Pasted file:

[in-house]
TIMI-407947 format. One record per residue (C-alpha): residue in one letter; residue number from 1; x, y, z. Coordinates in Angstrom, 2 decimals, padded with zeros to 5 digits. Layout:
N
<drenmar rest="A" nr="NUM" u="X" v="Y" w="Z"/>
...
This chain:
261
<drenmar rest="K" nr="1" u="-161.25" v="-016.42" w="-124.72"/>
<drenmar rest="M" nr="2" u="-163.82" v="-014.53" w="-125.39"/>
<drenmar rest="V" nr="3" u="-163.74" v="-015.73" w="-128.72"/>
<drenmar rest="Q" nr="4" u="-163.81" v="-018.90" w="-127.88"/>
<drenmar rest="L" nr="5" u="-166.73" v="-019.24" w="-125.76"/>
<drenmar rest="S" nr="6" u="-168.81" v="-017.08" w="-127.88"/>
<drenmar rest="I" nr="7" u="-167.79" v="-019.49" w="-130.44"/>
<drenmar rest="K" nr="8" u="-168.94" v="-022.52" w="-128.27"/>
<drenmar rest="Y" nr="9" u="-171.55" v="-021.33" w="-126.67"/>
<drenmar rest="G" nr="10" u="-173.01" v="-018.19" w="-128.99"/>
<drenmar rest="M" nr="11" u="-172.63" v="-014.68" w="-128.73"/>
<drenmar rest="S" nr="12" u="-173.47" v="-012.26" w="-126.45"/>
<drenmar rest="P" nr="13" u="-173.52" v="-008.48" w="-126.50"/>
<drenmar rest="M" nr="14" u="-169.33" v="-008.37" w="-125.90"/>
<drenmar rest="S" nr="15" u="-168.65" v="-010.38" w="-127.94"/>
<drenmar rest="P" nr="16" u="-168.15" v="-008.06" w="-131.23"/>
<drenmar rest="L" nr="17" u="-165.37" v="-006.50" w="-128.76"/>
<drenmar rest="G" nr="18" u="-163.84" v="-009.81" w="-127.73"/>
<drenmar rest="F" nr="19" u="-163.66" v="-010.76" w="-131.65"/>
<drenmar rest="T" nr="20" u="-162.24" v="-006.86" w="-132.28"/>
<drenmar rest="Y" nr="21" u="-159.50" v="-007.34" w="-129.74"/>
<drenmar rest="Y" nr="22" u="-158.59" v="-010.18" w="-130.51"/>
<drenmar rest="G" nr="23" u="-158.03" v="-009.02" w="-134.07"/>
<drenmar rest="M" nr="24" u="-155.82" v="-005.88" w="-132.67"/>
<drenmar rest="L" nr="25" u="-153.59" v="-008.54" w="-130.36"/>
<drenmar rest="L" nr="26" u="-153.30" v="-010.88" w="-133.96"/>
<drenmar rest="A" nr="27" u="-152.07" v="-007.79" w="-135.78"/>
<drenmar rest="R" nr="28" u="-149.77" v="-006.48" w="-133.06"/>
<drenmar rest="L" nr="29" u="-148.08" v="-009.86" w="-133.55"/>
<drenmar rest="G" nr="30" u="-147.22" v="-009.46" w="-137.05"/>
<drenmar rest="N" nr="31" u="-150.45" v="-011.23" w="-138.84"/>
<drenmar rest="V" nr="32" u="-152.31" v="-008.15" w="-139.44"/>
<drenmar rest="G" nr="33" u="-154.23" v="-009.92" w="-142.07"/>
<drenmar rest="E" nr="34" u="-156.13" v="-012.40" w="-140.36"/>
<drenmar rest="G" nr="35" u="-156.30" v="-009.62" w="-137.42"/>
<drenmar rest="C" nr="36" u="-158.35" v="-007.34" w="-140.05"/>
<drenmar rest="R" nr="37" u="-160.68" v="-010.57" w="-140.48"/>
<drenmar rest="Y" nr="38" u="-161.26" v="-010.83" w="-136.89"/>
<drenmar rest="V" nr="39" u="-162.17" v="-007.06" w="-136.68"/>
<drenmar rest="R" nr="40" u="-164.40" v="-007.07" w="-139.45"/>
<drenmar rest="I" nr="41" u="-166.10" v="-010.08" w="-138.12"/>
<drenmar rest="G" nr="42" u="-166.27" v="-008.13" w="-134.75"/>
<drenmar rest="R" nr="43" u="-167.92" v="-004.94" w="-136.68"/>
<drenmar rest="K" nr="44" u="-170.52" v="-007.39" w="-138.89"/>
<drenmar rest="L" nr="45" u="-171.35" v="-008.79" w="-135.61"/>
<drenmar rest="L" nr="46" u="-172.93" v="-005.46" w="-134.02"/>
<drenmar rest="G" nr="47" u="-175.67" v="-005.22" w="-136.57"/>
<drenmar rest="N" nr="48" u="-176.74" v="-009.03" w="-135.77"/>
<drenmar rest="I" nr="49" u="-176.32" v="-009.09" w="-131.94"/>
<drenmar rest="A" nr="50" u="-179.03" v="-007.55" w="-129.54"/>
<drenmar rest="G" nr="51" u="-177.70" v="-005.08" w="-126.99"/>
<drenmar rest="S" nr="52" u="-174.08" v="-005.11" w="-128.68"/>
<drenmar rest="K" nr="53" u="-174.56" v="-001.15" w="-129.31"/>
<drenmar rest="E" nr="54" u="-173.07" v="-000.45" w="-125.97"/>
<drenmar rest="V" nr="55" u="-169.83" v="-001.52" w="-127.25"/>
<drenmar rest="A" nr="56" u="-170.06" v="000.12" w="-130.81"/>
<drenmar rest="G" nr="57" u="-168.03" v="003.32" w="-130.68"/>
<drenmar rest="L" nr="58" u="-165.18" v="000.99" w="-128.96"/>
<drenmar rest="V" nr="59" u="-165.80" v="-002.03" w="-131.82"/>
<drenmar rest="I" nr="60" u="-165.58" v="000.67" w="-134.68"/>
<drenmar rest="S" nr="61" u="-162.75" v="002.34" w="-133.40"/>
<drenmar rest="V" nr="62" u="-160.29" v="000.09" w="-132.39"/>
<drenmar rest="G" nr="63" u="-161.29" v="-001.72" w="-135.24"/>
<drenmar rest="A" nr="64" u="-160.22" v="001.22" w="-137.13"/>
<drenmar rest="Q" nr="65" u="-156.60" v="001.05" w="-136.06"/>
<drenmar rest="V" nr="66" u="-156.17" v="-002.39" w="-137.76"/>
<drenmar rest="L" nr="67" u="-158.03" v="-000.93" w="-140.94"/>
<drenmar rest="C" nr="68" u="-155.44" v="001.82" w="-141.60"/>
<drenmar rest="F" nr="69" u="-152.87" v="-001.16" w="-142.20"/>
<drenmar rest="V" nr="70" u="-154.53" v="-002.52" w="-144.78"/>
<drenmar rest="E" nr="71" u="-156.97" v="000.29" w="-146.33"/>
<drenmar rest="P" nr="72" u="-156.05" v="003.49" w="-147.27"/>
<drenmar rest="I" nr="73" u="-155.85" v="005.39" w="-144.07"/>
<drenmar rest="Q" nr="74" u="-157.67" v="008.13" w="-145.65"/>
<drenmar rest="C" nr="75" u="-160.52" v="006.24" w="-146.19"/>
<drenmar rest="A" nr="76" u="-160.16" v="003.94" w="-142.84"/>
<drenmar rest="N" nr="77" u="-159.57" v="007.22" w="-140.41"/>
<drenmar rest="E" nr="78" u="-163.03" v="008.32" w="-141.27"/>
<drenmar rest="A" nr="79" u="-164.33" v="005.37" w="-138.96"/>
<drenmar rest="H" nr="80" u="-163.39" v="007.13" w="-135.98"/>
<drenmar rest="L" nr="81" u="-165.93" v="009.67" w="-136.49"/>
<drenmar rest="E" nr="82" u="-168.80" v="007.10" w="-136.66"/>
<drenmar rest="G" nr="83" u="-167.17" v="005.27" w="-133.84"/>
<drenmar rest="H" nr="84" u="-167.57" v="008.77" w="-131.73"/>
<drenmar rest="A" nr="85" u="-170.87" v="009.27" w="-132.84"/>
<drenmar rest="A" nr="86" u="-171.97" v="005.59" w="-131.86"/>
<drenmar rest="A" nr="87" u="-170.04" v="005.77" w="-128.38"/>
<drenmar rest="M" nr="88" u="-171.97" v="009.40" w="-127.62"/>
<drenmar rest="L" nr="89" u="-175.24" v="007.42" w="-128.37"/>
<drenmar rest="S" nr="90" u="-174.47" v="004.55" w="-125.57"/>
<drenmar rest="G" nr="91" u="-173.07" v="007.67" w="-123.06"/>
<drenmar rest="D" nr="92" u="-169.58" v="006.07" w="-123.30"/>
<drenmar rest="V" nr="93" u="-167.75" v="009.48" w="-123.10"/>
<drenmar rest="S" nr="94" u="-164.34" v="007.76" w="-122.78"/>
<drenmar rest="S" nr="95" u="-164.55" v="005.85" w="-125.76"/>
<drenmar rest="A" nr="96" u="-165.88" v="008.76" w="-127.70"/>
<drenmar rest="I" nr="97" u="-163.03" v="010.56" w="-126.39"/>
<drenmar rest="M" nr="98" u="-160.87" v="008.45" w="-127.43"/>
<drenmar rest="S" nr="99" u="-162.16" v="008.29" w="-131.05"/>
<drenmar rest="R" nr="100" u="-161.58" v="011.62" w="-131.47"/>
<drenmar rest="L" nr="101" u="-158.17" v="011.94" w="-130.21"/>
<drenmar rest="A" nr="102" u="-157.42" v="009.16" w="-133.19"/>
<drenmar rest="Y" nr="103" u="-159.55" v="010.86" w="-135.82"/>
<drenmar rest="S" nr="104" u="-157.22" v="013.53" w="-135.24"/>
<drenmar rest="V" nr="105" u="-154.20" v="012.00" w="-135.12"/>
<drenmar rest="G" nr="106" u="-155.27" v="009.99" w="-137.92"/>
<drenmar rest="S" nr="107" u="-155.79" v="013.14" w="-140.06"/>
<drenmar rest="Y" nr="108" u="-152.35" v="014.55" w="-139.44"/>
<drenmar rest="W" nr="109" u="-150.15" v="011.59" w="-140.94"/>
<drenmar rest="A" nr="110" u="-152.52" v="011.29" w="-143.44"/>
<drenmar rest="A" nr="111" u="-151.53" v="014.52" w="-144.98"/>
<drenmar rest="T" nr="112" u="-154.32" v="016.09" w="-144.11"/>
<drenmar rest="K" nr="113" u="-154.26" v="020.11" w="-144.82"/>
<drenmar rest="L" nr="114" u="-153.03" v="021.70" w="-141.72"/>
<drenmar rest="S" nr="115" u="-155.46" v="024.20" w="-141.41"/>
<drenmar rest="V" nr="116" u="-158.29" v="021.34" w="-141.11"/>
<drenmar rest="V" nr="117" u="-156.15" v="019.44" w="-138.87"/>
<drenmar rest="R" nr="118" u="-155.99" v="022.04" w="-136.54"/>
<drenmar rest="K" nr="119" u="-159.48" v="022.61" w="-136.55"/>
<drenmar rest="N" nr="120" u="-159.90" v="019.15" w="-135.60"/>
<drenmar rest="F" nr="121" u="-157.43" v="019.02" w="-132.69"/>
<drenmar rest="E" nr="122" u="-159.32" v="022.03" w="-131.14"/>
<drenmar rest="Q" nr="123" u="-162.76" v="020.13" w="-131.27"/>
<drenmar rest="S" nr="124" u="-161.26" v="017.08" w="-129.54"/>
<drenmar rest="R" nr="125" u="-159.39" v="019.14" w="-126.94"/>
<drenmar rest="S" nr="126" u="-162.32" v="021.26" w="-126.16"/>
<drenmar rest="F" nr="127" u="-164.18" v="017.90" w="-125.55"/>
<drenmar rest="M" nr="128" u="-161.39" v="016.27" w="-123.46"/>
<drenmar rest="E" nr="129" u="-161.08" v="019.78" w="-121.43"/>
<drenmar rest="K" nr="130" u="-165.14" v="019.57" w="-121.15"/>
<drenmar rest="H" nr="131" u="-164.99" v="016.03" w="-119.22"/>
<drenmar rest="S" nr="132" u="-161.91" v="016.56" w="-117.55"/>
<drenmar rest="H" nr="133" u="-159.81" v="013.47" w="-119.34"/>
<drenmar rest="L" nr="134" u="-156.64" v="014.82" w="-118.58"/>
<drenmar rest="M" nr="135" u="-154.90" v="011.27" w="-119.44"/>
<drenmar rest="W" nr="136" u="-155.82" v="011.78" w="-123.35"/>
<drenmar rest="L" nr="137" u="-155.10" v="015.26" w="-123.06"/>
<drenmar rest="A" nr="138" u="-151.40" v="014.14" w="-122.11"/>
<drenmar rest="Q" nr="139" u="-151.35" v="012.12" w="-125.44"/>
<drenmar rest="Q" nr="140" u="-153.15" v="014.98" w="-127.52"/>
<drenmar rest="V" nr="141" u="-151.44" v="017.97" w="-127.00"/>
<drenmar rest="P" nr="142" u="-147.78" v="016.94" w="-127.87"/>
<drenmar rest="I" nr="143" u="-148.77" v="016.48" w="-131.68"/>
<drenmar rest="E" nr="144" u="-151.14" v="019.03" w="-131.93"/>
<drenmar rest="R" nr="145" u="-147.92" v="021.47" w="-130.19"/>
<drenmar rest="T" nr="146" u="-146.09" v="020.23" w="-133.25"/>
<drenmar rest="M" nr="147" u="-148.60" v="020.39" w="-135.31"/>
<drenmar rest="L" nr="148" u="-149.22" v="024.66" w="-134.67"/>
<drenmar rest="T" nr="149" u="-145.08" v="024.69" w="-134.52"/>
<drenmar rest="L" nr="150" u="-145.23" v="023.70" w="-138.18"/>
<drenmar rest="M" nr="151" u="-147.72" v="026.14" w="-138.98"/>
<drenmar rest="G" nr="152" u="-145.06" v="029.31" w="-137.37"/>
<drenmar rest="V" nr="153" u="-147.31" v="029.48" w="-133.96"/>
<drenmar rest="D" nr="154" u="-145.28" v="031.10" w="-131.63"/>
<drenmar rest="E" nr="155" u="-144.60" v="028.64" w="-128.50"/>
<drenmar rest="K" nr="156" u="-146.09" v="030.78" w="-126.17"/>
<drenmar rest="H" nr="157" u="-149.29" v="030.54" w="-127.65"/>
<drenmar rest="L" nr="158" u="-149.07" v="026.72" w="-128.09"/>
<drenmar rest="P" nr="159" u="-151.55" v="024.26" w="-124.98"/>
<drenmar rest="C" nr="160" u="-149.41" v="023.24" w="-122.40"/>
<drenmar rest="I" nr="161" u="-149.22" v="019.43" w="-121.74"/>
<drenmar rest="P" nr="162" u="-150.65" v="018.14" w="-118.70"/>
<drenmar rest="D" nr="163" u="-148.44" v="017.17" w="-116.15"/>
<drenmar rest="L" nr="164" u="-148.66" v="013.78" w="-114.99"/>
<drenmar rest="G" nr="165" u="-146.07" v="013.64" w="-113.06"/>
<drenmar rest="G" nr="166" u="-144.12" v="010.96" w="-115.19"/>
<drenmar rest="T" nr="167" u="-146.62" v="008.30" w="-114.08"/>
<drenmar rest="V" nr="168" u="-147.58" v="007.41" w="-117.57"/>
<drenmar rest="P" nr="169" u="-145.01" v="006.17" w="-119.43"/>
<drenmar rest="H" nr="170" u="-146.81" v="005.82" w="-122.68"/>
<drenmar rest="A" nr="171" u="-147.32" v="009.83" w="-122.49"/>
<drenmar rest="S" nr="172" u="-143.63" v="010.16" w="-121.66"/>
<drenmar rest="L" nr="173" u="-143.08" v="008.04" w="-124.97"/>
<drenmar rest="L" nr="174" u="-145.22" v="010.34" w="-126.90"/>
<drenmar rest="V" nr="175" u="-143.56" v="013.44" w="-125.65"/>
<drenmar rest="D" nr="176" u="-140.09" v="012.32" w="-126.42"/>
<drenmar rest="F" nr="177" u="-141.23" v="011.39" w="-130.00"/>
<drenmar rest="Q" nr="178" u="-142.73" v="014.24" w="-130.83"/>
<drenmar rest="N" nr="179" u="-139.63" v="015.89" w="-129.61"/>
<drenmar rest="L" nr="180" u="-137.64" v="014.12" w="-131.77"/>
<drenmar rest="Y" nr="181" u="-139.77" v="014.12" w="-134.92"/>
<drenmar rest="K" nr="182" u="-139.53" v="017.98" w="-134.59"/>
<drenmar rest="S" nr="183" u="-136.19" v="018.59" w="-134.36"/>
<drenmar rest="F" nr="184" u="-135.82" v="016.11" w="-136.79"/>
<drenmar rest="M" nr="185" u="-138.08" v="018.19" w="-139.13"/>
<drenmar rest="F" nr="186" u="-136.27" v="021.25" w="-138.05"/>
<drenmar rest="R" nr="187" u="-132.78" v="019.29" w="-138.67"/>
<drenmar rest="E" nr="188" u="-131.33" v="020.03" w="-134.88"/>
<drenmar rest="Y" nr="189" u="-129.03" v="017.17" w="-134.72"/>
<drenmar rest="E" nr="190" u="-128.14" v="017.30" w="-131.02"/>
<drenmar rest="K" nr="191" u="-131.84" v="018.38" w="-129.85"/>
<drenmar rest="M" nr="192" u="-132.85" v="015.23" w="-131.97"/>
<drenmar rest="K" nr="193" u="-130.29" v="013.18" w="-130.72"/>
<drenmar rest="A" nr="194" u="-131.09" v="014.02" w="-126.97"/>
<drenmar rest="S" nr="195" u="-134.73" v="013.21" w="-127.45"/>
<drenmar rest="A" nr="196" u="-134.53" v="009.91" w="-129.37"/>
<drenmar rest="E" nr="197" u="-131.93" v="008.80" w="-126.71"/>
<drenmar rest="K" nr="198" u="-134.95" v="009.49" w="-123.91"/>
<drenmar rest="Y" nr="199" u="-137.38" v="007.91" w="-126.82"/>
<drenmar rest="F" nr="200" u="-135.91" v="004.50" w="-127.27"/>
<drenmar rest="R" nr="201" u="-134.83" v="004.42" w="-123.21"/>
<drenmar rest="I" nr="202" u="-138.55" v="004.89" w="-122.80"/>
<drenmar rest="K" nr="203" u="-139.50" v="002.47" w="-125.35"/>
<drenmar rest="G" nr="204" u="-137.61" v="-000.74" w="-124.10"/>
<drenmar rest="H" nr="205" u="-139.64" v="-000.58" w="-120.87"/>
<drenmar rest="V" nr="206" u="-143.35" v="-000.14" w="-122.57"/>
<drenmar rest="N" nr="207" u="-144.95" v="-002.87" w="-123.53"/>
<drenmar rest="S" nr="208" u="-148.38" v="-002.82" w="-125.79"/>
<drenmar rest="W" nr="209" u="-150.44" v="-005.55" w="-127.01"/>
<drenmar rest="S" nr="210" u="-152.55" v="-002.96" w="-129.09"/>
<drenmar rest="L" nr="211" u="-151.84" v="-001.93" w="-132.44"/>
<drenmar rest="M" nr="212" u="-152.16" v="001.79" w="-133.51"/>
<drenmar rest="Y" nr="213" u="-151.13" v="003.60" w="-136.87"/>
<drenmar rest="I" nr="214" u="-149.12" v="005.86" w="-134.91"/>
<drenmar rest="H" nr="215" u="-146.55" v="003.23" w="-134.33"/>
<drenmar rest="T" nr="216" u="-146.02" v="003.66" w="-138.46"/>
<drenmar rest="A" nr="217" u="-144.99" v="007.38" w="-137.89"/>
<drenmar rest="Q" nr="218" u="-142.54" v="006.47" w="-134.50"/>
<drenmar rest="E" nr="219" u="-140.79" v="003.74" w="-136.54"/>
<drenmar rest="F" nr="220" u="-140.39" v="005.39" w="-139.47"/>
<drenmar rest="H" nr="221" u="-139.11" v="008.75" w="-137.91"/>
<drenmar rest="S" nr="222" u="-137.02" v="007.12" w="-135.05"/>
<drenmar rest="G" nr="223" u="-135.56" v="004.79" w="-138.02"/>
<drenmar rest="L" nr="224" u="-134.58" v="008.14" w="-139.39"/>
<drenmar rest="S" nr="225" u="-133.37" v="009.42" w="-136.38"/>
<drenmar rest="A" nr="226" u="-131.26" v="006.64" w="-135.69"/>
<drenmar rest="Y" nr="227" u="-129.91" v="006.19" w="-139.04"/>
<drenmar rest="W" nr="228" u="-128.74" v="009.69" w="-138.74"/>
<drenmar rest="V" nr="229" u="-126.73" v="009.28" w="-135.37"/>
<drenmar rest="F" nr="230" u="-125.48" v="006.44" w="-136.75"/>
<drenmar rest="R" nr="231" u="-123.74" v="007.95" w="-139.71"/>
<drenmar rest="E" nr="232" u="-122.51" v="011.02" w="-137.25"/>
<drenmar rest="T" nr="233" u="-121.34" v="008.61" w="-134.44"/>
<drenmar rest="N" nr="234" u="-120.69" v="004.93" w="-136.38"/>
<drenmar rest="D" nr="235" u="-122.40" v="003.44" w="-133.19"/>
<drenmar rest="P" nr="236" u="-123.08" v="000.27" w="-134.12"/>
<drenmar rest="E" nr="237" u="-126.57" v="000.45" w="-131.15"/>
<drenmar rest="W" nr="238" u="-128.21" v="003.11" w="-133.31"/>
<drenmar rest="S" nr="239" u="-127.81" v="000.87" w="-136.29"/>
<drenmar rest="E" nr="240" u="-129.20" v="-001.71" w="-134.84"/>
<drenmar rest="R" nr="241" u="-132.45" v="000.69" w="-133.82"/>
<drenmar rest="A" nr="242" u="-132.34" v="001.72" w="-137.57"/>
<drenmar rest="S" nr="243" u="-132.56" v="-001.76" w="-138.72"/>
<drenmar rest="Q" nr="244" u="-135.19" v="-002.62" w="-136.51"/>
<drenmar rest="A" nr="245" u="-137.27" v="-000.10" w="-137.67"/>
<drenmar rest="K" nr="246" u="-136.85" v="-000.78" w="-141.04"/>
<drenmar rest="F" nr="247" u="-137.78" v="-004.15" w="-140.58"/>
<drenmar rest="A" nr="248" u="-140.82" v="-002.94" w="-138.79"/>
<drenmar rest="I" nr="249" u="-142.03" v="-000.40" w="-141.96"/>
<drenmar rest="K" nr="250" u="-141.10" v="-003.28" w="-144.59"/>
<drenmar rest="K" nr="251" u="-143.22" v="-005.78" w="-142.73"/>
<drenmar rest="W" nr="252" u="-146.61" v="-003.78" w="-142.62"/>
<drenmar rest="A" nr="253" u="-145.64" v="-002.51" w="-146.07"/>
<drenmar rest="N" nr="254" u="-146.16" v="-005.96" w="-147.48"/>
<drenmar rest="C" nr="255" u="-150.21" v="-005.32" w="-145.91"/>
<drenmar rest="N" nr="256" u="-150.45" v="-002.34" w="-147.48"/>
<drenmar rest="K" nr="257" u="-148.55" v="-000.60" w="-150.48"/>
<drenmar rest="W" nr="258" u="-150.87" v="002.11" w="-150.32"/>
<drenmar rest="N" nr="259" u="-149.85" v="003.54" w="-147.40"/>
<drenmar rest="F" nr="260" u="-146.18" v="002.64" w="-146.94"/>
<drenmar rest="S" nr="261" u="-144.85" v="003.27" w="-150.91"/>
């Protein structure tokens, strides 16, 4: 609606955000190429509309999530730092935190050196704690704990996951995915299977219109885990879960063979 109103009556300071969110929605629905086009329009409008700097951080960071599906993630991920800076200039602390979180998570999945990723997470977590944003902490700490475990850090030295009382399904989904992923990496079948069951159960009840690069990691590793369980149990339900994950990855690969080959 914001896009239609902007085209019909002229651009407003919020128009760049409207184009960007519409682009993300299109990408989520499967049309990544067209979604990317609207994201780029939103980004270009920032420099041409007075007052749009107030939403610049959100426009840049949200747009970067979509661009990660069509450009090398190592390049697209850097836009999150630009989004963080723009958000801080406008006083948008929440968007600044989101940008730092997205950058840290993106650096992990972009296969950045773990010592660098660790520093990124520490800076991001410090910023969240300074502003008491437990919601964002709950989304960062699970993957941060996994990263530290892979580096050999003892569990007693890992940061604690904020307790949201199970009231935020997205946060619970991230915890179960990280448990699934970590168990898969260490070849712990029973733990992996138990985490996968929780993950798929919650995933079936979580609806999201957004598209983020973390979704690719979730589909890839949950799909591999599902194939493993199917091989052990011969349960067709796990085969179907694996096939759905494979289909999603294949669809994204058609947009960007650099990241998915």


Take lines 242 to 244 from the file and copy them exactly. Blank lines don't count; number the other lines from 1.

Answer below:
<drenmar rest="D" nr="235" u="-122.40" v="003.44" w="-133.19"/>
<drenmar rest="P" nr="236" u="-123.08" v="000.27" w="-134.12"/>
<drenmar rest="E" nr="237" u="-126.57" v="000.45" w="-131.15"/>